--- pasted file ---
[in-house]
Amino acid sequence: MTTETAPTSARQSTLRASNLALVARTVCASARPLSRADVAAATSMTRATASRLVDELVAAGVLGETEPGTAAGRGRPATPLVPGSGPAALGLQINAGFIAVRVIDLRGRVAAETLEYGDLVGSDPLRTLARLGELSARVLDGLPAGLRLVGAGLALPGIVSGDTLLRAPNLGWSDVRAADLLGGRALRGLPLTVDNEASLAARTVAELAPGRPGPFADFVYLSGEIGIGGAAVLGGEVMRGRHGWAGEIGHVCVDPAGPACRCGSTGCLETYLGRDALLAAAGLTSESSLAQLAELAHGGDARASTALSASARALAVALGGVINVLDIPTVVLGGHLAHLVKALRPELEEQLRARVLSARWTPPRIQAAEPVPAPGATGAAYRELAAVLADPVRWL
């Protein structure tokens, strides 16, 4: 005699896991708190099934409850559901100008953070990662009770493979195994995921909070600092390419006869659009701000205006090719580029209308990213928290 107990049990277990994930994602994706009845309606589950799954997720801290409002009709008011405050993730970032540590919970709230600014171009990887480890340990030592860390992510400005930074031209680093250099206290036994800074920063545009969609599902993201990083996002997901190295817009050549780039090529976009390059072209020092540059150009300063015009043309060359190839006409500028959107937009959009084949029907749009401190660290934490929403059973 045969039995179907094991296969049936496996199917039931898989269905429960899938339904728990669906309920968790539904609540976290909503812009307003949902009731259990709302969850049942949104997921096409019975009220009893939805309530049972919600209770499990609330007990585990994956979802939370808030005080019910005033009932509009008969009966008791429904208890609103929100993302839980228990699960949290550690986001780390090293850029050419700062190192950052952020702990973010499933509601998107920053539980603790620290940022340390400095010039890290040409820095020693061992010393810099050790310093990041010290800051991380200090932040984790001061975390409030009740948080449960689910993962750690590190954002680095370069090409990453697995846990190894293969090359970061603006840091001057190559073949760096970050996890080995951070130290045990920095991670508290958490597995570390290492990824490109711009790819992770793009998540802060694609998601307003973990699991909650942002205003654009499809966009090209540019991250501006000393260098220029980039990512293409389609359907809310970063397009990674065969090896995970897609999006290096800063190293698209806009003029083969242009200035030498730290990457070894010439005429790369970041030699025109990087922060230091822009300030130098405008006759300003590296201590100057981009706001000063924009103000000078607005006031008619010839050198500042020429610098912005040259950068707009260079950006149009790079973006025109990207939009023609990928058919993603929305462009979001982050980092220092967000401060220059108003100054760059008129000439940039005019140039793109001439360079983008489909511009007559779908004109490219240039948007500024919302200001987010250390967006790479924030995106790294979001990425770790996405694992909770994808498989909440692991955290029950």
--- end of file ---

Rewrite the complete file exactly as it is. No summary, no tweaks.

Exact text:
[in-house]
Amino acid sequence: MTTETAPTSARQSTLRASNLALVARTVCASARPLSRADVAAATSMTRATASRLVDELVAAGVLGETEPGTAAGRGRPATPLVPGSGPAALGLQINAGFIAVRVIDLRGRVAAETLEYGDLVGSDPLRTLARLGELSARVLDGLPAGLRLVGAGLALPGIVSGDTLLRAPNLGWSDVRAADLLGGRALRGLPLTVDNEASLAARTVAELAPGRPGPFADFVYLSGEIGIGGAAVLGGEVMRGRHGWAGEIGHVCVDPAGPACRCGSTGCLETYLGRDALLAAAGLTSESSLAQLAELAHGGDARASTALSASARALAVALGGVINVLDIPTVVLGGHLAHLVKALRPELEEQLRARVLSARWTPPRIQAAEPVPAPGATGAAYRELAAVLADPVRWL
């Protein structure tokens, strides 16, 4: 005699896991708190099934409850559901100008953070990662009770493979195994995921909070600092390419006869659009701000205006090719580029209308990213928290 107990049990277990994930994602994706009845309606589950799954997720801290409002009709008011405050993730970032540590919970709230600014171009990887480890340990030592860390992510400005930074031209680093250099206290036994800074920063545009969609599902993201990083996002997901190295817009050549780039090529976009390059072209020092540059150009300063015009043309060359190839006409500028959107937009959009084949029907749009401190660290934490929403059973 045969039995179907094991296969049936496996199917039931898989269905429960899938339904728990669906309920968790539904609540976290909503812009307003949902009731259990709302969850049942949104997921096409019975009220009893939805309530049972919600209770499990609330007990585990994956979802939370808030005080019910005033009932509009008969009966008791429904208890609103929100993302839980228990699960949290550690986001780390090293850029050419700062190192950052952020702990973010499933509601998107920053539980603790620290940022340390400095010039890290040409820095020693061992010393810099050790310093990041010290800051991380200090932040984790001061975390409030009740948080449960689910993962750690590190954002680095370069090409990453697995846990190894293969090359970061603006840091001057190559073949760096970050996890080995951070130290045990920095991670508290958490597995570390290492990824490109711009790819992770793009998540802060694609998601307003973990699991909650942002205003654009499809966009090209540019991250501006000393260098220029980039990512293409389609359907809310970063397009990674065969090896995970897609999006290096800063190293698209806009003029083969242009200035030498730290990457070894010439005429790369970041030699025109990087922060230091822009300030130098405008006759300003590296201590100057981009706001000063924009103000000078607005006031008619010839050198500042020429610098912005040259950068707009260079950006149009790079973006025109990207939009023609990928058919993603929305462009979001982050980092220092967000401060220059108003100054760059008129000439940039005019140039793109001439360079983008489909511009007559779908004109490219240039948007500024919302200001987010250390967006790479924030995106790294979001990425770790996405694992909770994808498989909440692991955290029950």